Past and Ongoing ProjectsThe Russell Courtyard Rain Garden
In the summer of 2010, a 300 square foot rain garden was installed in the Russell Courtyard. Rain gardens are designed to capture and filter large volumes of stormwater. The courtyard rain garden filters an average of 30,000 gallons of stormwater annually using a downspout diverter linked to a buried irrigation tube. The garden’s winding river design stands as a reminder that water conservation benefits our waterways. Its diverse array of native river plants and mosses are up to 40% more efficient in absorbing water than a traditional lawn. Rain gardens, green roofs, park space, and other plant based water catchment areas are integral parts of a comprehensive stormwater management plan in New York City.
Russell Courtyard Rainwater Irrigation System
In the spring of 2011, a 300-gallon rain barrel and electric water pump will be installed in the Russell Courtyard. The barrel will collect rainwater from a rooftop downspout, ensuring that nearly all of the courtyard’s watering needs will be met without water from the tap.
Russell Courtyard Composting Project
In the Summer of 2010, two Earthmaker composters were installed in the Russell courtyard. Earthmaker composters use a three-stage aerobic process to efficiently decompose organic matter. The bins are part of a comprehensive College-wide effort to reduce waste. The compost produced by the bins is used to enrich the soil of the Teachers College Children’s Vegetable Garden. Composting is a strong curricular component of the Rita Gold Early Childhood Center and the Program in Nutrition’s Earth Friends, both of which engage in indoor worm composting, known as vermicomposting.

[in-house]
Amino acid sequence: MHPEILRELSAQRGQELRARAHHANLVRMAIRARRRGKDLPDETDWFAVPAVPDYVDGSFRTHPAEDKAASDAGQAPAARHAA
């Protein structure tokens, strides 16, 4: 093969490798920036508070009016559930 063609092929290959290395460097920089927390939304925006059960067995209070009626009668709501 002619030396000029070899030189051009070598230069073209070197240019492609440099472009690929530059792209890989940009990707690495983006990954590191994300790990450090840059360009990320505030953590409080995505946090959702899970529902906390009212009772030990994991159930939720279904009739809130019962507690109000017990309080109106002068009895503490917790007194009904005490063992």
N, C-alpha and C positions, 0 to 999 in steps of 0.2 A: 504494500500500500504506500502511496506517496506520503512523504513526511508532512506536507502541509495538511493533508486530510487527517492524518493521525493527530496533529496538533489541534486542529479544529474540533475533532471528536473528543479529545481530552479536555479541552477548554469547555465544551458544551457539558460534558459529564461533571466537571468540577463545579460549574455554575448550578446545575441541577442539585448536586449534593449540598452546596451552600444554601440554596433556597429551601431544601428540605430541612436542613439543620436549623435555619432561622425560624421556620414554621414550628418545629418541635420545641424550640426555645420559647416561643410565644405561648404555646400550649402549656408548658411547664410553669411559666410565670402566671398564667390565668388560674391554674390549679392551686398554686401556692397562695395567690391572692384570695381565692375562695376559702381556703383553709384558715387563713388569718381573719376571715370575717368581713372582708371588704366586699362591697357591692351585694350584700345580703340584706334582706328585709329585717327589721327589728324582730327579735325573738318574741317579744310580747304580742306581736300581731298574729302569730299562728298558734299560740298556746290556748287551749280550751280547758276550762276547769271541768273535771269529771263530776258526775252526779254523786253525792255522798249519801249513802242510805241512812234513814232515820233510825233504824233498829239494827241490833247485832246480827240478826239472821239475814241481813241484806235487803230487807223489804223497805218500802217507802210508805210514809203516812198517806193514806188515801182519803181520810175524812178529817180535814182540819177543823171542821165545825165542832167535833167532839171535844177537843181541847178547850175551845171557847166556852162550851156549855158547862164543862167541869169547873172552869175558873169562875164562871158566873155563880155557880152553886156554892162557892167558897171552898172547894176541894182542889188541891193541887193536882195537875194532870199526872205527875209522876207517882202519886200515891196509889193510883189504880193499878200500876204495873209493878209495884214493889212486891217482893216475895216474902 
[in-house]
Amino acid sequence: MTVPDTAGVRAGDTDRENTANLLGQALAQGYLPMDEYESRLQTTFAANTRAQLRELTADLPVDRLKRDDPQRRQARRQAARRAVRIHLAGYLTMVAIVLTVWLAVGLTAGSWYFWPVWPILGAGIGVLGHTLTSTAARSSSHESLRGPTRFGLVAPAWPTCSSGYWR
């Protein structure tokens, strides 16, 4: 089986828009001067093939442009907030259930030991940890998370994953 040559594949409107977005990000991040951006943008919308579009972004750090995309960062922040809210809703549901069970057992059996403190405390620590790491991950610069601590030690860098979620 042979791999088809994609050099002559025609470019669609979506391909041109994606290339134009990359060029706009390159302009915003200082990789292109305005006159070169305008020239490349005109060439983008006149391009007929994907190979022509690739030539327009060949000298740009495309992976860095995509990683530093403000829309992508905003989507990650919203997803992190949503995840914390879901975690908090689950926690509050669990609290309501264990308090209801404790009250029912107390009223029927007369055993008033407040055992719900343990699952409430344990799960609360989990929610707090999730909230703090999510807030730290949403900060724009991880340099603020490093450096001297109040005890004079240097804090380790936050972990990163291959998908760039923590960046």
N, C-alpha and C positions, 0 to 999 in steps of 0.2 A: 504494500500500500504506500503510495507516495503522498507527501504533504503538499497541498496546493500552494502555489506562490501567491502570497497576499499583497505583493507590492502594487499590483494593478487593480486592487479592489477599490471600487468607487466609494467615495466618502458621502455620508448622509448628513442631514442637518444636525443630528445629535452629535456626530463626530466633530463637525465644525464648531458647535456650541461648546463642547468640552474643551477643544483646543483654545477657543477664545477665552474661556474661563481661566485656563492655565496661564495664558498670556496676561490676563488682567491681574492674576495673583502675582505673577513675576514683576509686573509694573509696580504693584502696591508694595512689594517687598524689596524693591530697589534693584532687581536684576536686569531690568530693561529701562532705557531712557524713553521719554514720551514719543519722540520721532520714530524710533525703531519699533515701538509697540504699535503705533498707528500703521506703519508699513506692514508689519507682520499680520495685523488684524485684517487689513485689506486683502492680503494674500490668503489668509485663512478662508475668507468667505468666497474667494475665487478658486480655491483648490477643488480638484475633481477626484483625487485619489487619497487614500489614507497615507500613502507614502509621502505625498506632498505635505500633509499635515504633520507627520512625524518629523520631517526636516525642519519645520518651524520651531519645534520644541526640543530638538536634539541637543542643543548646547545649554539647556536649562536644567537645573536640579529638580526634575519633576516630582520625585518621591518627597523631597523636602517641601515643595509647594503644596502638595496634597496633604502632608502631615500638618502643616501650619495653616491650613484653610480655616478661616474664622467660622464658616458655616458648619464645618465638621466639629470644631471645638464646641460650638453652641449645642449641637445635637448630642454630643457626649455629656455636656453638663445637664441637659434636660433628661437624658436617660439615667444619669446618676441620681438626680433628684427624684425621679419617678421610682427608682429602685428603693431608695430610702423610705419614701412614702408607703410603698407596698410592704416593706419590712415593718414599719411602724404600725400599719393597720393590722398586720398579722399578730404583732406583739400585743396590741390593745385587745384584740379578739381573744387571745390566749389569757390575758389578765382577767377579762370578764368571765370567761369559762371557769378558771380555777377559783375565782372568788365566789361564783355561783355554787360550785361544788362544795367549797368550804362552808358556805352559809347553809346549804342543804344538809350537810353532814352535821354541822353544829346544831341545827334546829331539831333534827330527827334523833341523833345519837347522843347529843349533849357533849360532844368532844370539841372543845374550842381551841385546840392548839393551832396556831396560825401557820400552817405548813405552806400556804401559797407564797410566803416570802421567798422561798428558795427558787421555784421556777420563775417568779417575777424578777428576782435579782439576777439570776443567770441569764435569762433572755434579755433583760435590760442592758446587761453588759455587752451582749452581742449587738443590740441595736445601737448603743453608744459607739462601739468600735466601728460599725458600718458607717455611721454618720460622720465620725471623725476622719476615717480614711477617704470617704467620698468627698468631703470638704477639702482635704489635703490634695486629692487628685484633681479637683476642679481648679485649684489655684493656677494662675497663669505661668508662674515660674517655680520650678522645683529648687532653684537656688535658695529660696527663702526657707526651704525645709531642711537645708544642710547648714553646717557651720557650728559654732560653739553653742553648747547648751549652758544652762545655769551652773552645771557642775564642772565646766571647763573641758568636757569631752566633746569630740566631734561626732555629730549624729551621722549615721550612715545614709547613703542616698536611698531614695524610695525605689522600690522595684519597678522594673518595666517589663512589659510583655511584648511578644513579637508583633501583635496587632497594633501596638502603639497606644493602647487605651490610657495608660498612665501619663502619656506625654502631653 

Teachers College Children’s Vegetable Garden
The children’s vegetable garden began as a project of the Rita Gold Early Childhood Center in the spring of 2008. Beginning in the spring of 2011, a new arrangement of sixteen raised bed planters, and approximately a dozen window box planters will be transformed into a new organic vegetable garden. The garden will become a fixture of the Program in Nutrition’s Earth Friends program, which teaches nutrition and food sustainability through student and parent workshops, school fieldtrips, and teacher Professional Development.
A Commitment to Native Perennial Plants
All of the landscaping planters at Teachers College contain native perennial plants. A commitment to perennial plants eliminates the carbon footprint associated with procuring annual flowers. Native plants become increasingly drought tolerant over time, and are best suited for our local environment. The plant displays are striking reminders of the importance of ecological diversity.